IB grows and grows

Today, more than 111,00 students around the world will get their International Baccalaureate exam results, notes the New York Times. Only 2 percent of U.S. high schools offer I.B. classes, but nearly 7 percent of U.S. college applicants earn the credential.

I.B. started in Switzerland in the 1960′s. It keeps growing.

In a survey being issued Monday university admissions officers in Britain, the United States and Europe were asked to compare their own country’s secondary school qualification with the I.B. in nine different categories including business skills, communication skills, creativity, the ability to cope with pressure and detailed knowledge of a subject. British admissions officers rated the A-level superior in assessing detailed knowledge of a subject. However in every other category the I.B. was rated either equal or superior to other qualifications.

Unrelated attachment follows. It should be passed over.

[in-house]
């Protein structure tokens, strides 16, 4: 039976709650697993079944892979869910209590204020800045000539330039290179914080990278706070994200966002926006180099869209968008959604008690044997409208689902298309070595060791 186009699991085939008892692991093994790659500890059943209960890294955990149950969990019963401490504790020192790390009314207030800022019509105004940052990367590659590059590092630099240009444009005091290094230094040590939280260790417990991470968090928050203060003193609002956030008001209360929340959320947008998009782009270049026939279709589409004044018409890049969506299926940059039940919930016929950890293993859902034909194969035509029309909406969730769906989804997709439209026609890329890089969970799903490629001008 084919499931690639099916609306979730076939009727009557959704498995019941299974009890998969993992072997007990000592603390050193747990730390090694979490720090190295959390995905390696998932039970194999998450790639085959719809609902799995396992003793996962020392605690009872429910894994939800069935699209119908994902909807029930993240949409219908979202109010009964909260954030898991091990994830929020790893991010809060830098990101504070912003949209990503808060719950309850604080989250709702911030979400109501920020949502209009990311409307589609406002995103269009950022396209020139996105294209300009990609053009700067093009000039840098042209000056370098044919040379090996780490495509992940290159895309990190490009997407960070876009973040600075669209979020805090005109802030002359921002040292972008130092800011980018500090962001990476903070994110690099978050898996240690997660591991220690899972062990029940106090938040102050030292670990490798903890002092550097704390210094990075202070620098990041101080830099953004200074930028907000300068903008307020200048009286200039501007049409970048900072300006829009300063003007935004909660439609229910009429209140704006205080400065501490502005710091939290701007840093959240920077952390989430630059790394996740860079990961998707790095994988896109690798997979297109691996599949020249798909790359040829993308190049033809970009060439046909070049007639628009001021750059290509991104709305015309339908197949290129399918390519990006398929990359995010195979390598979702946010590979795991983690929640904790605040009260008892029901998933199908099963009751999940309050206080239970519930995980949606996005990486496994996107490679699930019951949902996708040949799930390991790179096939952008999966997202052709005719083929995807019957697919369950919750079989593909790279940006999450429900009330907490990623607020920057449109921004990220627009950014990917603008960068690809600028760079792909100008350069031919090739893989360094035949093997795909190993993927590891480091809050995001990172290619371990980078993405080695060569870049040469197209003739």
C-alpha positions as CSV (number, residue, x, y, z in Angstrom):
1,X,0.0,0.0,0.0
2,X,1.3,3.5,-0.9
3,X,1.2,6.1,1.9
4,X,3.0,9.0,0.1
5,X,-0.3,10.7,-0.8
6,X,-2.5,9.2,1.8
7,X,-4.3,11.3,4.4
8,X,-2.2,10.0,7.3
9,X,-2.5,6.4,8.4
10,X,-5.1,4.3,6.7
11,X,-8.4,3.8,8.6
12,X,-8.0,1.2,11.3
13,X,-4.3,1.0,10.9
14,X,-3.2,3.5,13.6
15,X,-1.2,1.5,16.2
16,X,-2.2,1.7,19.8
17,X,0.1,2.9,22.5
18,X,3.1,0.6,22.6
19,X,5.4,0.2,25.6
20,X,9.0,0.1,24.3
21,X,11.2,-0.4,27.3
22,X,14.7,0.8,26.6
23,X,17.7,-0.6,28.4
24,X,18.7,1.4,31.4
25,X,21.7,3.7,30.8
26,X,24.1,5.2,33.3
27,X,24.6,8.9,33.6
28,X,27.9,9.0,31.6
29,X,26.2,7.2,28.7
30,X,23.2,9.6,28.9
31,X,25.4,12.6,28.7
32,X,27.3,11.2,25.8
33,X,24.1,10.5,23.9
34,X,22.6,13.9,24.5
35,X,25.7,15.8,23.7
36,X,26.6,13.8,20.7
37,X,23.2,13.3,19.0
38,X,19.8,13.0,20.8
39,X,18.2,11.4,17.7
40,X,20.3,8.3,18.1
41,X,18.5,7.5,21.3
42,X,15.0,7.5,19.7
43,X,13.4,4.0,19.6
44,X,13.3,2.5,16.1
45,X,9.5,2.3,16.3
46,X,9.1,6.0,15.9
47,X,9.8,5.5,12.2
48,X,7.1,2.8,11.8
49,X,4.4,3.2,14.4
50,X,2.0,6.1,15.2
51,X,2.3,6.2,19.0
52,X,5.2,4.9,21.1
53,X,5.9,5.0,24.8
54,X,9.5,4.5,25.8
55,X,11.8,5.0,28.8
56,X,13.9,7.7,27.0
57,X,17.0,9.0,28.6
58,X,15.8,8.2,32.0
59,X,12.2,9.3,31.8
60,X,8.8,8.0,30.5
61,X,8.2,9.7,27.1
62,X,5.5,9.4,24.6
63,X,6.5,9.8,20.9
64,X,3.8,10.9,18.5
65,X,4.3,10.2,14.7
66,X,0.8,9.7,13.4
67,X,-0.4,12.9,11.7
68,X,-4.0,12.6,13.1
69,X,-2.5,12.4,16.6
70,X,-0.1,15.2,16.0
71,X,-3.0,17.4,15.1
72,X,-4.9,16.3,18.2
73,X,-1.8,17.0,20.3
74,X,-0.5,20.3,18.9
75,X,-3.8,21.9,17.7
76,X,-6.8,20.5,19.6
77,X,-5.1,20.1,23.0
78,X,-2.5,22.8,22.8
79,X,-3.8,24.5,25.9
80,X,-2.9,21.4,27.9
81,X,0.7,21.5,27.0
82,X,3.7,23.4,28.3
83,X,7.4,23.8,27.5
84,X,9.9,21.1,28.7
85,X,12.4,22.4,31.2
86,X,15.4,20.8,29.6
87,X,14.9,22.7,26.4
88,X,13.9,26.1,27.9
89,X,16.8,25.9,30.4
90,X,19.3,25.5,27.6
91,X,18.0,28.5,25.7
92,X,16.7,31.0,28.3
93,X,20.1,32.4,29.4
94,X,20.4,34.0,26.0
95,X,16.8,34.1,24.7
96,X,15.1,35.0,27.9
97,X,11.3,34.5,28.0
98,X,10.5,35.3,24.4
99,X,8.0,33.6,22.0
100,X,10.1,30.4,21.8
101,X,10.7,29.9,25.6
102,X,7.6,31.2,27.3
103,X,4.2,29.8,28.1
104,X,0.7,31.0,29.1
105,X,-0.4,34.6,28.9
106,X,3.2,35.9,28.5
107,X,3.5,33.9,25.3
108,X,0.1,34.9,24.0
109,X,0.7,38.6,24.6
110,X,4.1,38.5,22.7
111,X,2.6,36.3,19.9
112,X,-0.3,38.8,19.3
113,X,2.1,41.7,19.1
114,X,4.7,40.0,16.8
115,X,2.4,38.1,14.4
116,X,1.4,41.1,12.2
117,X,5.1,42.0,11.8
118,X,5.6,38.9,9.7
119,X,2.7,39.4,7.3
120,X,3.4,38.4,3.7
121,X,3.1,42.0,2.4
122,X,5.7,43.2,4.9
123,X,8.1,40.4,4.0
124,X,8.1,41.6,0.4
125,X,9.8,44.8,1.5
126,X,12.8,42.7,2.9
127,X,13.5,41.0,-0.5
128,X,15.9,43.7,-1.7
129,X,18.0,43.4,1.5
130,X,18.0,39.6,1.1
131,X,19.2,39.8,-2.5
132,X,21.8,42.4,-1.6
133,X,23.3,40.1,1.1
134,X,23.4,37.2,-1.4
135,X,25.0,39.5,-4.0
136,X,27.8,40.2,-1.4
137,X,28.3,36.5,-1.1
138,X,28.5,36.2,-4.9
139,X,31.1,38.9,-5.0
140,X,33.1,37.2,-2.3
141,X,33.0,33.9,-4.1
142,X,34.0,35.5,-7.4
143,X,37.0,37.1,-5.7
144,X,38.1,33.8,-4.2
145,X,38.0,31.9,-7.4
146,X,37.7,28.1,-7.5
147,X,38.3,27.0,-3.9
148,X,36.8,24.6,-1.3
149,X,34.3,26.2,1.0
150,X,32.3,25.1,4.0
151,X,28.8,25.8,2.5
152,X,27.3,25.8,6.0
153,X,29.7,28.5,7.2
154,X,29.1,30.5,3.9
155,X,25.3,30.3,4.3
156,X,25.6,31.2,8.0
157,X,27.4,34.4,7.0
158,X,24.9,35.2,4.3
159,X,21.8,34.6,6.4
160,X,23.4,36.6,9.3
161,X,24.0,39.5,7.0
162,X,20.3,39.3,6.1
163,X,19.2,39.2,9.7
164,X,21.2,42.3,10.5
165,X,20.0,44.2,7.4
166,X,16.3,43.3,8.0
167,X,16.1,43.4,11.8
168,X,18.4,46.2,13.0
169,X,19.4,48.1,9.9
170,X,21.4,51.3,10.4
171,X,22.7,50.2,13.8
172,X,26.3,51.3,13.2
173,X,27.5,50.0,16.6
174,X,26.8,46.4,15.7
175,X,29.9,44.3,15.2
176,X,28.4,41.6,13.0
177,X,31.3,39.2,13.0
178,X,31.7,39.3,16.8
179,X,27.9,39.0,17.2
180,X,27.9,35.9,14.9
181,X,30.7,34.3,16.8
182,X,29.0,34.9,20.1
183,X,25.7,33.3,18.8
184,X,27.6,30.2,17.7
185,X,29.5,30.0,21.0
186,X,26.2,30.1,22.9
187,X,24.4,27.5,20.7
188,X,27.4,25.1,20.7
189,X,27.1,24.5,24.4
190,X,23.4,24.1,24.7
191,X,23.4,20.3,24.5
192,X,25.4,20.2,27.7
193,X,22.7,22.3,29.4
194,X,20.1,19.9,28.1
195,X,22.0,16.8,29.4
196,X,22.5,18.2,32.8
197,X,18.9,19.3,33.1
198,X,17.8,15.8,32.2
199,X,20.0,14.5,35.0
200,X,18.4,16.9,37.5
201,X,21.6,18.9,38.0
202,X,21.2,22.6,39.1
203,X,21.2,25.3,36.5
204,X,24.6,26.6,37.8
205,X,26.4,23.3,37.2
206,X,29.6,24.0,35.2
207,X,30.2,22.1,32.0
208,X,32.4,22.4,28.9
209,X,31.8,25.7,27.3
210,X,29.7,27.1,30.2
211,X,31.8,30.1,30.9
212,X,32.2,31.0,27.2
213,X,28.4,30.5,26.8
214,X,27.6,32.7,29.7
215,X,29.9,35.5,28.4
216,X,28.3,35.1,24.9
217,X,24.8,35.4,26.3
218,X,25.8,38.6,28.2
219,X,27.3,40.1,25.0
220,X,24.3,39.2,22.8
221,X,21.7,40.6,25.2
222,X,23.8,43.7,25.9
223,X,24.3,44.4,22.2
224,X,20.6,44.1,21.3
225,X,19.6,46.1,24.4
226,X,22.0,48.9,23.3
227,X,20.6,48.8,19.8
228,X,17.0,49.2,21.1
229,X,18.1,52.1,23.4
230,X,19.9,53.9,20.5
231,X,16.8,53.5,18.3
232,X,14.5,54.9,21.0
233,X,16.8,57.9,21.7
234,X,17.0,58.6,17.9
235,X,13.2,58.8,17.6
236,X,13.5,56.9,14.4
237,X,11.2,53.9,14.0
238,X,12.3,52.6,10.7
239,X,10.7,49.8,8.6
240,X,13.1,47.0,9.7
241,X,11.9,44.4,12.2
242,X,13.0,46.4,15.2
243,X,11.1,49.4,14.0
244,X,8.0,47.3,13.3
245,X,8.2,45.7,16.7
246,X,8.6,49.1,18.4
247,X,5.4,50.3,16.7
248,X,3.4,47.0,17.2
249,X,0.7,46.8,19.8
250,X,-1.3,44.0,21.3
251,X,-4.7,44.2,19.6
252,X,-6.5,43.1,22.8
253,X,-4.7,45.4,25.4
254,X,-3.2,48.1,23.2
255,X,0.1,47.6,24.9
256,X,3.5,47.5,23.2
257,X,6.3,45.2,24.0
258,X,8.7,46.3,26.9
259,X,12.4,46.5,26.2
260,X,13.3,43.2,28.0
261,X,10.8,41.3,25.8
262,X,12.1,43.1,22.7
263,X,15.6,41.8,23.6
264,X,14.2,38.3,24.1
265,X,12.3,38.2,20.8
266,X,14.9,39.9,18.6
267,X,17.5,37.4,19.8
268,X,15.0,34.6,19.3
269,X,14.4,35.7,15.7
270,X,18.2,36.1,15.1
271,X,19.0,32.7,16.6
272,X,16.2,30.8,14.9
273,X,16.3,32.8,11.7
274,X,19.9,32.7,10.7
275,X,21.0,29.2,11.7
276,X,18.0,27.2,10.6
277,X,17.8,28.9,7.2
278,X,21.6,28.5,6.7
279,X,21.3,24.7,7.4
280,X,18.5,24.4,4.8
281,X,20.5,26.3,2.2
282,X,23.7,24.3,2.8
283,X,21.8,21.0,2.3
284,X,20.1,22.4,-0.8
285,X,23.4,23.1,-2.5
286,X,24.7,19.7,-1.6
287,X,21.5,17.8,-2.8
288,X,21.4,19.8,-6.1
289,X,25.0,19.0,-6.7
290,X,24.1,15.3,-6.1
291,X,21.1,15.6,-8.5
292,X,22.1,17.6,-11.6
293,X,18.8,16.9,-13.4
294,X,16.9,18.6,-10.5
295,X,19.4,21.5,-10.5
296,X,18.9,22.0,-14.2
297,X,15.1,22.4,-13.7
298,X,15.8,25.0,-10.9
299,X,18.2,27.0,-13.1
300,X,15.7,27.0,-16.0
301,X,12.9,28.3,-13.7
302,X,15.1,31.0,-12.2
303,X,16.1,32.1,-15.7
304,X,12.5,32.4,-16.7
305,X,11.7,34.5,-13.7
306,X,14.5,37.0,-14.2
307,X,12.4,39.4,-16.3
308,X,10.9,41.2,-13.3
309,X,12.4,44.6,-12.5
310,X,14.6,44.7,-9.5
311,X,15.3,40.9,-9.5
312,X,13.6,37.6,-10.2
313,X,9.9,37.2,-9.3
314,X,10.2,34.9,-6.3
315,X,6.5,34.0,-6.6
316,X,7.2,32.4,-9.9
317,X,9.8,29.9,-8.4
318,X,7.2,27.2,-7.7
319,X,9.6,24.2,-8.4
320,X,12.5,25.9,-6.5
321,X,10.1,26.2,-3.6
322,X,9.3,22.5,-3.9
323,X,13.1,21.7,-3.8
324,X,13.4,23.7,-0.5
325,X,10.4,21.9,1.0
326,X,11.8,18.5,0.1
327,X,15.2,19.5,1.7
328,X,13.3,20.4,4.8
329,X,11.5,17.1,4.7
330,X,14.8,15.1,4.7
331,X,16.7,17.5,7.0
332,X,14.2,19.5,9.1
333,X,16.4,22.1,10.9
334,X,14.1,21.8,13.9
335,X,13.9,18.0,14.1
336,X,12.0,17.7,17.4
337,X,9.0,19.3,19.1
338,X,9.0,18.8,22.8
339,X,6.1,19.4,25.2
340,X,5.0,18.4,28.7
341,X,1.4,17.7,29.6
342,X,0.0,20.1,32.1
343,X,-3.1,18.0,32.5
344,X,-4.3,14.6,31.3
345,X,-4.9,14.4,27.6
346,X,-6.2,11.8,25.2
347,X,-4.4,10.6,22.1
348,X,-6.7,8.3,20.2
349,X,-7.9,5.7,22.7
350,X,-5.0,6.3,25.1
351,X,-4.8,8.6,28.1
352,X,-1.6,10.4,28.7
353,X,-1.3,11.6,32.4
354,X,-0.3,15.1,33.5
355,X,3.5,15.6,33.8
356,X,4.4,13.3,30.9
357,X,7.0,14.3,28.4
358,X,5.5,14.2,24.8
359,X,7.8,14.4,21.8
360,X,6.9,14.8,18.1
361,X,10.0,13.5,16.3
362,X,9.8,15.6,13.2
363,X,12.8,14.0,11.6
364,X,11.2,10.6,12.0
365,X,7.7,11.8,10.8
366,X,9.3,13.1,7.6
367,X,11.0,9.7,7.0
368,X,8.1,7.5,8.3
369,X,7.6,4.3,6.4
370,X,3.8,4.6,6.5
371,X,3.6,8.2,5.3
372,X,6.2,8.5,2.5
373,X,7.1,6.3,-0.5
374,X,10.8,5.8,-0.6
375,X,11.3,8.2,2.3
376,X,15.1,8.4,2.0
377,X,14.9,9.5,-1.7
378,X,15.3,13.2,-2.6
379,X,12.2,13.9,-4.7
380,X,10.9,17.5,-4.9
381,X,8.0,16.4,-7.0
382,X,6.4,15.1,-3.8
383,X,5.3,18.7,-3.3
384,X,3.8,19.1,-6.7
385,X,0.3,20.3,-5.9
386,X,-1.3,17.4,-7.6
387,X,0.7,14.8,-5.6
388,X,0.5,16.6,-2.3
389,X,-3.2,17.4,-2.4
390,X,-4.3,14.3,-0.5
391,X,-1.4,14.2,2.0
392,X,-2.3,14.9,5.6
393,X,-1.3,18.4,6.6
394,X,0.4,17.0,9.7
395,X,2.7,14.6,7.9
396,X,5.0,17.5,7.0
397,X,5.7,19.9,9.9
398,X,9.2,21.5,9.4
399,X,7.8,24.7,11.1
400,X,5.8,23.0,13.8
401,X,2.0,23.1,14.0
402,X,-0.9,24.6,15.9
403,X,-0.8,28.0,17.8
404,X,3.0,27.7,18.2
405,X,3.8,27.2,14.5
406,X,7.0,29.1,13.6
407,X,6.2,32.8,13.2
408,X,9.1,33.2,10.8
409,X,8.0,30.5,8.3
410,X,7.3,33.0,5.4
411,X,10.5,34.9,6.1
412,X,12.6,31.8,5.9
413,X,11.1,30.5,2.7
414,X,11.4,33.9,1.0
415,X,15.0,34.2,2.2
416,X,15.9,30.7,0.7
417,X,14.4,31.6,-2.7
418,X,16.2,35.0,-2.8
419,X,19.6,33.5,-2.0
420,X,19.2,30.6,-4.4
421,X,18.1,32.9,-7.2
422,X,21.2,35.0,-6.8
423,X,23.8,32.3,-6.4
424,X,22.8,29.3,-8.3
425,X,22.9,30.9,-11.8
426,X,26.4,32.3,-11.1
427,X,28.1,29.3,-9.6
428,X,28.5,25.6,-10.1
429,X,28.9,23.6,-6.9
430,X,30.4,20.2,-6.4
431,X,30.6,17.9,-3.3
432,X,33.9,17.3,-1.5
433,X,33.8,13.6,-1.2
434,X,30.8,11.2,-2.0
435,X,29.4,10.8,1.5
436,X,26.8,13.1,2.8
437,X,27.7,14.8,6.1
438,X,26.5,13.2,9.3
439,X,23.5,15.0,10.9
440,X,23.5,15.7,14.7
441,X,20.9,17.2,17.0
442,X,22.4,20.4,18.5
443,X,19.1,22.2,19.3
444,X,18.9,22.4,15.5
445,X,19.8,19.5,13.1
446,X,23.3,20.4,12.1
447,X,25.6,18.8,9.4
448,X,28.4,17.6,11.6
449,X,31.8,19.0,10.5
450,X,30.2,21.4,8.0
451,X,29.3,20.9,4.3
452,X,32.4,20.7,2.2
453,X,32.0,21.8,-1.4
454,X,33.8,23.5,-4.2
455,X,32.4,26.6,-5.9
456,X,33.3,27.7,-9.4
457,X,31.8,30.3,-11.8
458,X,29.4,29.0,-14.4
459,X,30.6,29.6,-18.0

U.S. admissions officers were asked to compare the I.B. with a high school diploma. Selective colleges “view a diploma as a minimal requirement,” writes the Times. Grades, test scores and Advanced Placement results determine admission. Successful candidates “have taken the most demanding subjects offered by their particular school,” says Christopher Watson, dean of undergraduate admissions at Northwestern.

 

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